The contrasting fortunes of retail channels

Posted by Daniel Palmer on 5th February 2009

Shopping and buying less, American consumers are increasingly relying on supercentres, according to The Nielsen Company. Nielsen’s analysis of 2008 unit sales found budget-conscious consumers increased their supercentre spending across nearly every department, including dairy, dry grocery and prescription drugs.

According to Nielsen’s research, the ‘supercentre’ channel – which includes the likes of the world’s largest retailer, Wal-Mart – was the only retail channel to post overall unit sales growth at one per cent. While four retail channels (drug stores, supercentres, club stores and dollar stores) recorded sales gains from consumers shifting department purchases across channels, these gains were offset by consumers cutting back on purchases for an overall decline in unit sales.

“Mass merchandisers and grocery stores are feeling the impact of the supercentre,” said Todd Hale, senior vice president, Consumer & Shopper Insights, The Nielsen Company. “Where we really start to see the expanding reach of the supercentre is in grocery, where a shift is occurring in everything from dairy and produce to meat and frozen foods. While the grocery channel has traditionally been viewed as recession-resistant, it is not recession-proof.”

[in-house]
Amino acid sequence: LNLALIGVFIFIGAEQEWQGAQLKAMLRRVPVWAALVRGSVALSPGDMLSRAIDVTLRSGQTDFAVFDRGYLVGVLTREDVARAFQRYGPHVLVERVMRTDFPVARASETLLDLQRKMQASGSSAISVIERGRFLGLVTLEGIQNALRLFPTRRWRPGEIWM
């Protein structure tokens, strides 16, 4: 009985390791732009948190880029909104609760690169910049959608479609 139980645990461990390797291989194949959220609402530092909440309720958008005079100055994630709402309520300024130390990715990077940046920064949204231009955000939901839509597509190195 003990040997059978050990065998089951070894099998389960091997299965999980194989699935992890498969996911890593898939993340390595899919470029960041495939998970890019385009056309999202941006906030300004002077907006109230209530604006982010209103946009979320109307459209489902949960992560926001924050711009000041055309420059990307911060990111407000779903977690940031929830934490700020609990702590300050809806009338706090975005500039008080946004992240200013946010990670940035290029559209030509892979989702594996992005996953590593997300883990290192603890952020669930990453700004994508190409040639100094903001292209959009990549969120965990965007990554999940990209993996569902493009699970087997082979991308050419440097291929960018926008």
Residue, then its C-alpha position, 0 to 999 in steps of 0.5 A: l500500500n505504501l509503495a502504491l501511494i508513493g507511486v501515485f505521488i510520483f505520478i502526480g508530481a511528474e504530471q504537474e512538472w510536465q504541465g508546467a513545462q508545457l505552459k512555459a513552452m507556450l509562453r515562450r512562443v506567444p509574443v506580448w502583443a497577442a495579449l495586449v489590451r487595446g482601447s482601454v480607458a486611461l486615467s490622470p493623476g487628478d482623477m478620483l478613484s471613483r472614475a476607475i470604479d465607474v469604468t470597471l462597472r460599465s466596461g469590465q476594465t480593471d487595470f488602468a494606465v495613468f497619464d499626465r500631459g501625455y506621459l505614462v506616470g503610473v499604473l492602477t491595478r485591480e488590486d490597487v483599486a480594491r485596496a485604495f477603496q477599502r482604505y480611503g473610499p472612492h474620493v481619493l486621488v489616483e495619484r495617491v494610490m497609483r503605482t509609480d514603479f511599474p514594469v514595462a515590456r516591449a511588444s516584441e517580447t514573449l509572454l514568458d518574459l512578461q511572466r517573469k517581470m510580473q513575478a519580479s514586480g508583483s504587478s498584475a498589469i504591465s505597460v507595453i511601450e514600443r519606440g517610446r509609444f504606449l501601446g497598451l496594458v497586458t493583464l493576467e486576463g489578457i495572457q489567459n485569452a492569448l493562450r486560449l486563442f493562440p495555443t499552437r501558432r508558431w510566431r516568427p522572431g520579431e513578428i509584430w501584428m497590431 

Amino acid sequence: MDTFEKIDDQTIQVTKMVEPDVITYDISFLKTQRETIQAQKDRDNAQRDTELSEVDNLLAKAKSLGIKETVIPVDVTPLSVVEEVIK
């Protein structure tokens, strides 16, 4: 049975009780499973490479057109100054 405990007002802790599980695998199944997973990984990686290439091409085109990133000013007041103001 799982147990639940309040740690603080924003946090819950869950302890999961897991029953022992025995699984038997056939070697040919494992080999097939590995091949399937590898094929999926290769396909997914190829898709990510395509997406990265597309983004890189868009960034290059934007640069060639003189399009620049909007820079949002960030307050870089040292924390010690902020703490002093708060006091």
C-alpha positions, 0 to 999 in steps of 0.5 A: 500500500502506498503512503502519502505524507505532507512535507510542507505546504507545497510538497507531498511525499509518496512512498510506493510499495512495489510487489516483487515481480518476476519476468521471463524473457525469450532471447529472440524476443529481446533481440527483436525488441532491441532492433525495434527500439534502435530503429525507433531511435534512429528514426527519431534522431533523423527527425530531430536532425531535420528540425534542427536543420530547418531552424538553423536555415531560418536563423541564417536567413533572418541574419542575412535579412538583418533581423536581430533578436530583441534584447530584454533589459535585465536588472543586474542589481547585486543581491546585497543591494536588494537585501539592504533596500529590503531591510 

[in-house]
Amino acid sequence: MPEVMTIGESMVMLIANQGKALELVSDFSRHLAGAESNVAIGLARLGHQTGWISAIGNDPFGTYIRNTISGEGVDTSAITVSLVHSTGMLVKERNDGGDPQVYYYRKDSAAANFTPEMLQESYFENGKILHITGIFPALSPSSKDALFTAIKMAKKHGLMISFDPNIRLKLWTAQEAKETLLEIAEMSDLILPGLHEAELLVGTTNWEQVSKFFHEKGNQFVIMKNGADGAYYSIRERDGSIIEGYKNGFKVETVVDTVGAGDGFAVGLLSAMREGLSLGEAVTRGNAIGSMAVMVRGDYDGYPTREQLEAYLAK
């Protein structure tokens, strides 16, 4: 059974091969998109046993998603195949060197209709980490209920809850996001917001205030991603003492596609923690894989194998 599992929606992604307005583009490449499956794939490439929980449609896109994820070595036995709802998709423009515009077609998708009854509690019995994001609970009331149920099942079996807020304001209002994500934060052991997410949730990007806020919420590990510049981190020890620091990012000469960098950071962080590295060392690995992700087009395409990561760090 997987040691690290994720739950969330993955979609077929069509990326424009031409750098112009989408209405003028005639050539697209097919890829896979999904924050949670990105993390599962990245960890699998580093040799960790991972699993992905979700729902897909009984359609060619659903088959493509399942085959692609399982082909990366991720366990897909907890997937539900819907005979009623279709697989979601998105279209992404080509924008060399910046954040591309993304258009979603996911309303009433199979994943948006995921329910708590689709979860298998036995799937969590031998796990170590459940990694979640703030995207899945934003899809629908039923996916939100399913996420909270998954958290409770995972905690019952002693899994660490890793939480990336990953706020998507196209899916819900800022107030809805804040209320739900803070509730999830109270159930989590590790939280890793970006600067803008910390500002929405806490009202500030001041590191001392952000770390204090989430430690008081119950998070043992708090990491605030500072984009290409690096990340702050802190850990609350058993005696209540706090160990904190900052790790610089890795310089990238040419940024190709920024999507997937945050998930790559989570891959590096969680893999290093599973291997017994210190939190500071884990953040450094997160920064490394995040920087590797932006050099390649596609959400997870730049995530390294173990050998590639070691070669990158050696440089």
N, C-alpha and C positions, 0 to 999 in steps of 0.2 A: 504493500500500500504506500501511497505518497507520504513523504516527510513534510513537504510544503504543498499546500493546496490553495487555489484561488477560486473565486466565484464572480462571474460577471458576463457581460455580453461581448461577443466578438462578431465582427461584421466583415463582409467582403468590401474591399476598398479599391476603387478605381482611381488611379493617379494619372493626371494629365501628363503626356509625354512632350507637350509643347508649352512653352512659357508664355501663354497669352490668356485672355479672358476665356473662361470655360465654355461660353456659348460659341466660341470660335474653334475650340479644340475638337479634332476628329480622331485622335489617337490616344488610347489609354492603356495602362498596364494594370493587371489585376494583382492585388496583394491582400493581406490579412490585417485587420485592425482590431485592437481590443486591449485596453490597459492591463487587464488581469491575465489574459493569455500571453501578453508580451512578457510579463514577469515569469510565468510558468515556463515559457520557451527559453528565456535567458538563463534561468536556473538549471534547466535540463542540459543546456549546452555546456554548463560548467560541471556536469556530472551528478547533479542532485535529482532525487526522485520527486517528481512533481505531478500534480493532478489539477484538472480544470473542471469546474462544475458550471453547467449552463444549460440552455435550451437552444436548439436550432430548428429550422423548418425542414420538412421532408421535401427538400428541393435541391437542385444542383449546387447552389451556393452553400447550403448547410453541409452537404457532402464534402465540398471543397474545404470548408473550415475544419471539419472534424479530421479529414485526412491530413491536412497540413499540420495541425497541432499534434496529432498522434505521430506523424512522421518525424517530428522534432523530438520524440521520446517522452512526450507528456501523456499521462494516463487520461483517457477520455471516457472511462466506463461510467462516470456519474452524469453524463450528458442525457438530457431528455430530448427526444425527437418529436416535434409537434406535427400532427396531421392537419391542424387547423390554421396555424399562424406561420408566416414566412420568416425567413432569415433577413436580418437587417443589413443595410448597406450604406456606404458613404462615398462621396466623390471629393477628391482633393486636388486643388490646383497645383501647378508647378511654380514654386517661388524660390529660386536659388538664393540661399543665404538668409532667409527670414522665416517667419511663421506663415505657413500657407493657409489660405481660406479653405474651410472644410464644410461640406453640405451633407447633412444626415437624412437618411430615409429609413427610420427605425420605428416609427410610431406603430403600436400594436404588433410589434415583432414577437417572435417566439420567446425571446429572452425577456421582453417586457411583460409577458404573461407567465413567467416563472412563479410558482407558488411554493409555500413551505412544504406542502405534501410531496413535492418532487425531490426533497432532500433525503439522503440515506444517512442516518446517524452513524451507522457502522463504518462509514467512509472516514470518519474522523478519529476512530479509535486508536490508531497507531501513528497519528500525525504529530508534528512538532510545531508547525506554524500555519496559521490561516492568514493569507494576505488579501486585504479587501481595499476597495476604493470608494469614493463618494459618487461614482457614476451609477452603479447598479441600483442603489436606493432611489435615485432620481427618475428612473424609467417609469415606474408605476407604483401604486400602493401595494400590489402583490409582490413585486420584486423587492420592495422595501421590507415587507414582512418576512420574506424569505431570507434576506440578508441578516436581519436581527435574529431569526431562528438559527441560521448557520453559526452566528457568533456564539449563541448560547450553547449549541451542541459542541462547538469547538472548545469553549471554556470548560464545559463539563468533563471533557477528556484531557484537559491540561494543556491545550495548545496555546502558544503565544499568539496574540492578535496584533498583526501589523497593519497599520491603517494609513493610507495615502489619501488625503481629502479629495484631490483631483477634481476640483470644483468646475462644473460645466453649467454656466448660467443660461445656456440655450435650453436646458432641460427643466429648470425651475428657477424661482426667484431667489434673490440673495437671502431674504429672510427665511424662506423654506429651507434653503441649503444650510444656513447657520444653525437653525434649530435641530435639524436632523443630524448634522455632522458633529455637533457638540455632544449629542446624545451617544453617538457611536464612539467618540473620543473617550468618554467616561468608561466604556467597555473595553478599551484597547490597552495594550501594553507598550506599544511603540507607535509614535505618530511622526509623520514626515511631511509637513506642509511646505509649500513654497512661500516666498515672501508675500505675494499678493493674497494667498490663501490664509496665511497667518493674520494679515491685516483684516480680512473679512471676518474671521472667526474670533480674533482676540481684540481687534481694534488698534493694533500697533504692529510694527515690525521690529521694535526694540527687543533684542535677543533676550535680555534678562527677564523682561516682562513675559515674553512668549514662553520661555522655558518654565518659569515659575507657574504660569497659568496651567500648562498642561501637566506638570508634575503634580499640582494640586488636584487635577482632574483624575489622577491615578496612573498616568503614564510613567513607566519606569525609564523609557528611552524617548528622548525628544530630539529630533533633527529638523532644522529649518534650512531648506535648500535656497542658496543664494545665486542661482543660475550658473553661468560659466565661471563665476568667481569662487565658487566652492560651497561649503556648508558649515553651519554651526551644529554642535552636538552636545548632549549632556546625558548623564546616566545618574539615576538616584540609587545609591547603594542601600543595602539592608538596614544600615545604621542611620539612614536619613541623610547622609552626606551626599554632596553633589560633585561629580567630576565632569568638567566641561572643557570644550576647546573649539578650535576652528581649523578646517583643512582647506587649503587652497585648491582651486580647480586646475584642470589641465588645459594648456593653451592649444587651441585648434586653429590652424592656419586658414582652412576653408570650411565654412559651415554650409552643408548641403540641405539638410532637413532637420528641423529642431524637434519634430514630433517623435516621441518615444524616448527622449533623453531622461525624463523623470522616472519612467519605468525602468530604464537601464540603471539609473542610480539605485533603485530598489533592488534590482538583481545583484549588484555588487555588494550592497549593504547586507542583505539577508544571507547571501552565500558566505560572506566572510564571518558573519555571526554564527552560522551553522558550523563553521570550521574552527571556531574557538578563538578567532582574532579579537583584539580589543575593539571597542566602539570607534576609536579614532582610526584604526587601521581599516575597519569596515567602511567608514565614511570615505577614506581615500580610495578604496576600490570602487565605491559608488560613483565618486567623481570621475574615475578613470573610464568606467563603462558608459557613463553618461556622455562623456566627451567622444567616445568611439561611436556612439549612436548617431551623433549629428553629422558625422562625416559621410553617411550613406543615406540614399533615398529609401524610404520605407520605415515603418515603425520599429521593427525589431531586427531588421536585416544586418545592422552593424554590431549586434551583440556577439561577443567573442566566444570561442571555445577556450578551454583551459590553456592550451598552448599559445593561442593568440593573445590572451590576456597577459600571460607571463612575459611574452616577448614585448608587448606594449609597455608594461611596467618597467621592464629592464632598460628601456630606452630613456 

Grocery Gains
The grocery channel was not without bright spots. Tens of thousands of conveniently-located grocery stores helped some grocers grab general merchandise sales from mass merchandisers, dollar stores and other channels. Promotions tying in-store spending to discounted petrol prices helped the channel capture sales from convenience and gas retailers. “Grocery stores have found gas promotion tie-ins to be very successful in capturing shopper trips, especially when high gas prices were putting a serious crimp on consumer spending for the first eight months of the year,” Mr Hale advised. A marketing idea Australia’s two largest supermarket chains are well aware of.

2009 Expectations
Not surprisingly, most major industries are struggling with lower consumer spending and will continue to do so as unemployment increases in 2009, but grocery retail will be better shielded than most.

“All retail channels are being impacted by consumers cutting back on purchases to cope with tough economic conditions,” Mr Hale noted. “The good news for traditional retailers is that this means consumers will be spending more time at home, serving up opportunities for at-home consumption of food and non-food products.”